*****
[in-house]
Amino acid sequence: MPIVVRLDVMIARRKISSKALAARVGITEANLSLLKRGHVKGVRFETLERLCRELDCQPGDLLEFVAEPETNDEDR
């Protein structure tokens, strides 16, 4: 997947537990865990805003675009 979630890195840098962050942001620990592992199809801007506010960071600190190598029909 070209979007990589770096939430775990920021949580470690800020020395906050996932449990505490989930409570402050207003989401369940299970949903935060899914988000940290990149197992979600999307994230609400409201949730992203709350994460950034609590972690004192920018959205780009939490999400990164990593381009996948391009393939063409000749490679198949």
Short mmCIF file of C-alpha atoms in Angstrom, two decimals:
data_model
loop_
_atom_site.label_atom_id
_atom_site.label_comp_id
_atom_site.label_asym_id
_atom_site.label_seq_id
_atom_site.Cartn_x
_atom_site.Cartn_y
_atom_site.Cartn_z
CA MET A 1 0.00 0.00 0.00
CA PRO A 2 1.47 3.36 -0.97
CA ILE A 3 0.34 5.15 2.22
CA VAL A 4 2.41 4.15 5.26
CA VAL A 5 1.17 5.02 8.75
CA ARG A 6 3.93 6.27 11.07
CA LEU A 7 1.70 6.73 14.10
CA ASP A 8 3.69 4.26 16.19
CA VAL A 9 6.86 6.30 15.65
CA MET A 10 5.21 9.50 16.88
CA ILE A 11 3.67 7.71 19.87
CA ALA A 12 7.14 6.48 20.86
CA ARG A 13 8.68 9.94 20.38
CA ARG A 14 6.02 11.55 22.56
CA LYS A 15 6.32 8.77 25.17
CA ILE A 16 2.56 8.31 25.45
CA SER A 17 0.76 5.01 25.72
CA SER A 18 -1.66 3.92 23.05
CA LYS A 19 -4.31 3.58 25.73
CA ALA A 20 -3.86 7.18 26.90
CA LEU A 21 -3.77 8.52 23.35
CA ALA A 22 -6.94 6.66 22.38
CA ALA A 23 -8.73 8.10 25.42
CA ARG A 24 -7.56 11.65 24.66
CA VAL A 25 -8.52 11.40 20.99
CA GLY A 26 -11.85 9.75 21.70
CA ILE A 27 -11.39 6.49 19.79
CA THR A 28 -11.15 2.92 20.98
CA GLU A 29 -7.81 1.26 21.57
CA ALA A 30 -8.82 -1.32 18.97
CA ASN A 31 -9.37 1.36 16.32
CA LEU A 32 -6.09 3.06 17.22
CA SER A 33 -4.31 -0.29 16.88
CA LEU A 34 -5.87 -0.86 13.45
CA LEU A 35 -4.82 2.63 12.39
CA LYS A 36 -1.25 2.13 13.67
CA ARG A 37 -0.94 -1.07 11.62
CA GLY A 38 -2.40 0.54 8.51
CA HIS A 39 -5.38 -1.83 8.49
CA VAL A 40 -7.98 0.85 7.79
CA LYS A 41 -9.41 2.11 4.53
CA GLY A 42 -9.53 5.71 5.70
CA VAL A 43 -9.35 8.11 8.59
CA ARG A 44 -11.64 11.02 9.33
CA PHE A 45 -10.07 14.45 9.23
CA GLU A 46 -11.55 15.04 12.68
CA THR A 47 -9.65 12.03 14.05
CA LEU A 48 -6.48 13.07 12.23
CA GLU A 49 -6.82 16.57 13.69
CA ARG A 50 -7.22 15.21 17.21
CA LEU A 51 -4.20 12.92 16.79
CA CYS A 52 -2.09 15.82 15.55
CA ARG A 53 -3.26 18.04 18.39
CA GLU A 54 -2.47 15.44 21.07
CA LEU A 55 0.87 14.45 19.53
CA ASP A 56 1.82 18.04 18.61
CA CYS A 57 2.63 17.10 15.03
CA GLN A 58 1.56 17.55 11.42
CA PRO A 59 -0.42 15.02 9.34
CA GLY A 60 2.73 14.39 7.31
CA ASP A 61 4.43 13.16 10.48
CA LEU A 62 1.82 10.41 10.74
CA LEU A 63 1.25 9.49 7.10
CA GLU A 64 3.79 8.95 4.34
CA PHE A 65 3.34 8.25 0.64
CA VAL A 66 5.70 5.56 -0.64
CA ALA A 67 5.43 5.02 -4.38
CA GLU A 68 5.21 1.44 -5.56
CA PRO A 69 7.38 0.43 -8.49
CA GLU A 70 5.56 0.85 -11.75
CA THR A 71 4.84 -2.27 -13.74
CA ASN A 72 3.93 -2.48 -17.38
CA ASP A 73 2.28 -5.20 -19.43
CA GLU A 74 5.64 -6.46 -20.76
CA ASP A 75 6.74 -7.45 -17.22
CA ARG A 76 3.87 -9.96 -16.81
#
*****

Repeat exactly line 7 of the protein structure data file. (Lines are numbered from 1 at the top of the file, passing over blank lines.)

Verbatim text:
_atom_site.label_atom_id